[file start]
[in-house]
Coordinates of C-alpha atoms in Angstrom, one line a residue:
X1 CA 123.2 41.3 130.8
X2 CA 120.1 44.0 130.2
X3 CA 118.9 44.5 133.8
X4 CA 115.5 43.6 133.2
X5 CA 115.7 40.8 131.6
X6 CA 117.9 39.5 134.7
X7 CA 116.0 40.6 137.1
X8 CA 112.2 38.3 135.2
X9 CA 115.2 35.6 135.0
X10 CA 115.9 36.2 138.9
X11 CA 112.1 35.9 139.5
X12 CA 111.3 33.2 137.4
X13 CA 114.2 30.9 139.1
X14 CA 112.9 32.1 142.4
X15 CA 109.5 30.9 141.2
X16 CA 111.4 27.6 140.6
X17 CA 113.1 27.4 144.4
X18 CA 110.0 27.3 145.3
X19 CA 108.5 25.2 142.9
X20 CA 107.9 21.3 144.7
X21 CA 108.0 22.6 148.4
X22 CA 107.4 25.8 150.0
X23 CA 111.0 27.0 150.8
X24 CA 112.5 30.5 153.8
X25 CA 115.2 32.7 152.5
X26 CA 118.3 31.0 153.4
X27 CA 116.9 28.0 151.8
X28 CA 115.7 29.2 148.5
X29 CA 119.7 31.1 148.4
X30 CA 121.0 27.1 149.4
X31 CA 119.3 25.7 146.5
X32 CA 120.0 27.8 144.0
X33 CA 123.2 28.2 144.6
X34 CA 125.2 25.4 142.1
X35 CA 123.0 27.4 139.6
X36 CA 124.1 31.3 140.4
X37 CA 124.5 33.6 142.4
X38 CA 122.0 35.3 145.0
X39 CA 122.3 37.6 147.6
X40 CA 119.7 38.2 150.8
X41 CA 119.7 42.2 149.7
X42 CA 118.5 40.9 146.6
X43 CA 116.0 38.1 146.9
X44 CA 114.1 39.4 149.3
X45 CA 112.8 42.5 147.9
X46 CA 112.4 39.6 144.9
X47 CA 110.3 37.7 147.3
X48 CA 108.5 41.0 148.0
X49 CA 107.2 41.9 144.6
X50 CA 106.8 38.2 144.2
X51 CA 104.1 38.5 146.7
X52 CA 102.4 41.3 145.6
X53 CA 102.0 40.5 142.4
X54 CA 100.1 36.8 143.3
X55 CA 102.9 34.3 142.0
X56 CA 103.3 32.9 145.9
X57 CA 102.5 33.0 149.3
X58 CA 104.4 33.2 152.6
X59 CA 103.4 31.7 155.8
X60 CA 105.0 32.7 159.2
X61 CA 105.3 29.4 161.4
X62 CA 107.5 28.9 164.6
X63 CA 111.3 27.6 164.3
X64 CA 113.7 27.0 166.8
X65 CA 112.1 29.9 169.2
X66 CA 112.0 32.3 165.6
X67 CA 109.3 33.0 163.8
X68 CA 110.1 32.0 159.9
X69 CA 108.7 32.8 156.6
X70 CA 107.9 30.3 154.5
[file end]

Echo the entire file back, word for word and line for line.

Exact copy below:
[in-house]
Coordinates of C-alpha atoms in Angstrom, one line a residue:
X1 CA 123.2 41.3 130.8
X2 CA 120.1 44.0 130.2
X3 CA 118.9 44.5 133.8
X4 CA 115.5 43.6 133.2
X5 CA 115.7 40.8 131.6
X6 CA 117.9 39.5 134.7
X7 CA 116.0 40.6 137.1
X8 CA 112.2 38.3 135.2
X9 CA 115.2 35.6 135.0
X10 CA 115.9 36.2 138.9
X11 CA 112.1 35.9 139.5
X12 CA 111.3 33.2 137.4
X13 CA 114.2 30.9 139.1
X14 CA 112.9 32.1 142.4
X15 CA 109.5 30.9 141.2
X16 CA 111.4 27.6 140.6
X17 CA 113.1 27.4 144.4
X18 CA 110.0 27.3 145.3
X19 CA 108.5 25.2 142.9
X20 CA 107.9 21.3 144.7
X21 CA 108.0 22.6 148.4
X22 CA 107.4 25.8 150.0
X23 CA 111.0 27.0 150.8
X24 CA 112.5 30.5 153.8
X25 CA 115.2 32.7 152.5
X26 CA 118.3 31.0 153.4
X27 CA 116.9 28.0 151.8
X28 CA 115.7 29.2 148.5
X29 CA 119.7 31.1 148.4
X30 CA 121.0 27.1 149.4
X31 CA 119.3 25.7 146.5
X32 CA 120.0 27.8 144.0
X33 CA 123.2 28.2 144.6
X34 CA 125.2 25.4 142.1
X35 CA 123.0 27.4 139.6
X36 CA 124.1 31.3 140.4
X37 CA 124.5 33.6 142.4
X38 CA 122.0 35.3 145.0
X39 CA 122.3 37.6 147.6
X40 CA 119.7 38.2 150.8
X41 CA 119.7 42.2 149.7
X42 CA 118.5 40.9 146.6
X43 CA 116.0 38.1 146.9
X44 CA 114.1 39.4 149.3
X45 CA 112.8 42.5 147.9
X46 CA 112.4 39.6 144.9
X47 CA 110.3 37.7 147.3
X48 CA 108.5 41.0 148.0
X49 CA 107.2 41.9 144.6
X50 CA 106.8 38.2 144.2
X51 CA 104.1 38.5 146.7
X52 CA 102.4 41.3 145.6
X53 CA 102.0 40.5 142.4
X54 CA 100.1 36.8 143.3
X55 CA 102.9 34.3 142.0
X56 CA 103.3 32.9 145.9
X57 CA 102.5 33.0 149.3
X58 CA 104.4 33.2 152.6
X59 CA 103.4 31.7 155.8
X60 CA 105.0 32.7 159.2
X61 CA 105.3 29.4 161.4
X62 CA 107.5 28.9 164.6
X63 CA 111.3 27.6 164.3
X64 CA 113.7 27.0 166.8
X65 CA 112.1 29.9 169.2
X66 CA 112.0 32.3 165.6
X67 CA 109.3 33.0 163.8
X68 CA 110.1 32.0 159.9
X69 CA 108.7 32.8 156.6
X70 CA 107.9 30.3 154.5